No! No popping of her eardrums would stop her. No vicious turbulence. No wall of outraged noise storming her ears until she had to close them like bomb shelter doors. Nothing.

Although… her skin felt scoured to the flesh. More and more, she curled up or retreated mentally from her outer shell, but there was nothing she could do for her wings, which flexed and burned with pain. They weren’t supposed to do that. She didn’t want them to!

If she could just snatch a breath… Shooting to the surface to breathe would only take a minute. Even her insides ached under the wind clawing its way in; there was no way to close her nostrils.

She stopped feeling her legs. Then her face faded. The storm left nothing but a warm core, and even gouged that, via the breach in her lungs. Every breath killed her, bit by bit. Only her wings burned in defiance, flapping less because she wanted to fly and more through sheer mechanical repetition. She couldn’t keep flying. Yet she couldn’t stop.

Anything civilized and rational vanished against the storm. Her mind broke down to the rawest impulse, a rod in the storm, but a rod buckling and bending, reaching its breaking point.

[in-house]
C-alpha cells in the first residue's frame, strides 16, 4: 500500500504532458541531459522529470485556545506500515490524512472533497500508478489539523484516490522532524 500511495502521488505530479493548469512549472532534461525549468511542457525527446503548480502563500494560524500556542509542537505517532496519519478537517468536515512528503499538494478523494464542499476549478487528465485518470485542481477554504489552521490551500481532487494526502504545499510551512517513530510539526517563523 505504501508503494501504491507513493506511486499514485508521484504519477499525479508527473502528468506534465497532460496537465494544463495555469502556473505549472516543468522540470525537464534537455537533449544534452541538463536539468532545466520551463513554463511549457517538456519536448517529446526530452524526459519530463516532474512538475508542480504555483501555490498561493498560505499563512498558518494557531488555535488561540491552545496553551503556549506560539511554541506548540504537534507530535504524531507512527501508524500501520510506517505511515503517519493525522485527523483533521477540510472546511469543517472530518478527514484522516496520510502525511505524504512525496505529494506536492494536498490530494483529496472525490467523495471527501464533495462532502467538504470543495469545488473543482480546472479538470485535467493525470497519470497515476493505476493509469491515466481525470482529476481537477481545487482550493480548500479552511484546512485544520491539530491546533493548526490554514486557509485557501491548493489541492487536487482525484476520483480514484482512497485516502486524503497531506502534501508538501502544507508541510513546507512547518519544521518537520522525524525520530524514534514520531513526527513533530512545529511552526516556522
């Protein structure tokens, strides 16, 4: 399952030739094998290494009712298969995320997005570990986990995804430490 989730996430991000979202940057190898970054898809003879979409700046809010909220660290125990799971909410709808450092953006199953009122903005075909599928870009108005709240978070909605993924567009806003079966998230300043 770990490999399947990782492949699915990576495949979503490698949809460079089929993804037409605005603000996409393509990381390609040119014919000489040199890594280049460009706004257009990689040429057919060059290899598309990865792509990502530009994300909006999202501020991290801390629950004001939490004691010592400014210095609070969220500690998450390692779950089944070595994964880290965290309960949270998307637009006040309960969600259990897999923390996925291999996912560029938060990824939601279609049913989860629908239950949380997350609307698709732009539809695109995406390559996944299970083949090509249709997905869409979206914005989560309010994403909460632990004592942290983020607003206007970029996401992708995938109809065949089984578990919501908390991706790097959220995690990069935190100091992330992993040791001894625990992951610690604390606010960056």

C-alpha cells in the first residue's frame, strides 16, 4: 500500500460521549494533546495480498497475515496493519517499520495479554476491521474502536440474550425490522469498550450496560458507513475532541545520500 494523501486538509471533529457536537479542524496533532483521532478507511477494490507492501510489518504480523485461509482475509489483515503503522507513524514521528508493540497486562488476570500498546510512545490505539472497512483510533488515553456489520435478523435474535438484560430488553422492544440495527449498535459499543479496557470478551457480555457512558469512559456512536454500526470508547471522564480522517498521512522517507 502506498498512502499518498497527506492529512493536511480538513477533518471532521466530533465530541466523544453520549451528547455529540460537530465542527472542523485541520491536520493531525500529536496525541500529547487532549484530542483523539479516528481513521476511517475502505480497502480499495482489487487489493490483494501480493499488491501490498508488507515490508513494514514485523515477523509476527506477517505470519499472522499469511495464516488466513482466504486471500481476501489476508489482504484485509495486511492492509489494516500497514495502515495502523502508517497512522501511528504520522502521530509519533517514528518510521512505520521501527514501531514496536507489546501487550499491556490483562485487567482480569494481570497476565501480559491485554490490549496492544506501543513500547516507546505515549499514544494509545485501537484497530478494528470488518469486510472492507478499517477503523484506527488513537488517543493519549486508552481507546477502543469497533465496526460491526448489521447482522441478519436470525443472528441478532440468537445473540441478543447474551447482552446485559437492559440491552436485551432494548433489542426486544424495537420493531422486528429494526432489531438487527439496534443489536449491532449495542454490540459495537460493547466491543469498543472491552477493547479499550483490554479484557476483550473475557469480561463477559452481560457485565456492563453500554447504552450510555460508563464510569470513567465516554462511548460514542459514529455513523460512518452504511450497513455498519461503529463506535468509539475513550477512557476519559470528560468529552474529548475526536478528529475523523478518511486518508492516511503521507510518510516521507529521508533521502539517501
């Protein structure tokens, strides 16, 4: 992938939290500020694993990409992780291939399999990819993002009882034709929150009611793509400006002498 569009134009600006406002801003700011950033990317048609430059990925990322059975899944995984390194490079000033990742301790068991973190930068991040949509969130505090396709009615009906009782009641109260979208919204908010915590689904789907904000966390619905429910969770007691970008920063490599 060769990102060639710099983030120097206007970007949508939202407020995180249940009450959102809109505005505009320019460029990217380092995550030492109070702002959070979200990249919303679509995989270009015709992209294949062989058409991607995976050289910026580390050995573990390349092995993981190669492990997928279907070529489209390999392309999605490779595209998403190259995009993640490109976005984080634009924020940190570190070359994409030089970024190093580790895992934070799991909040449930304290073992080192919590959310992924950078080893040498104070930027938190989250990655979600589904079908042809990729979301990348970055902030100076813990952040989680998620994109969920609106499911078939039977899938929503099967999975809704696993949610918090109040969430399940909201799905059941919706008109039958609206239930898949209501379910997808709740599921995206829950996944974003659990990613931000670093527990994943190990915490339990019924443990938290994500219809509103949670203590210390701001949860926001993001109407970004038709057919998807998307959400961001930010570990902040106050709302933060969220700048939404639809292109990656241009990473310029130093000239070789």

A few more flaps and she’d die. Nothing could survive this cold, which was no longer a mere state of the world, but a world itself. Not even time and space survived in it.

She didn’t know who she was, where she was going, why she was doing it. Just that she must.

And then… then…

She bro
ke through. She was Rainbow Dash. Breaking through the dream. To the other side. To find Scootaloo.

Up ahead, she heard Luna’s wings. “We’re here. Brace yourself.”

Her flapping faded into the distance.

Exhaustion seeped over Rainbow as a damp force she couldn’t resist. Her side met a gigantic crystal, unyielding and unforgiving, with edges that cut her settling legs.

Slowly, the ache and the pain and the intrusive exhaustion burning away in anger, Rainbow Dash’s inner fires returned to keep her alive…


“Jingle bells, Twilight smells, Pinkie laid an egg!” sang Rainbow.

“Apple Bloom, Fell off her broom, With Sweetie Belle the witch!” sang Scootaloo, wearing goggles.

From the mountaintop, they looked down on the frozen sea of clouds, and then looked up at the midwinter’s night.

As loudly as they dared, they sang the chorus together: “OH! Windigo! In the snow! Don’t you spoil our fun! We’ll warm our hearths! We’ll wear our scarves! Sing hymns to EVERY-ONE!

Then they cocked their ears.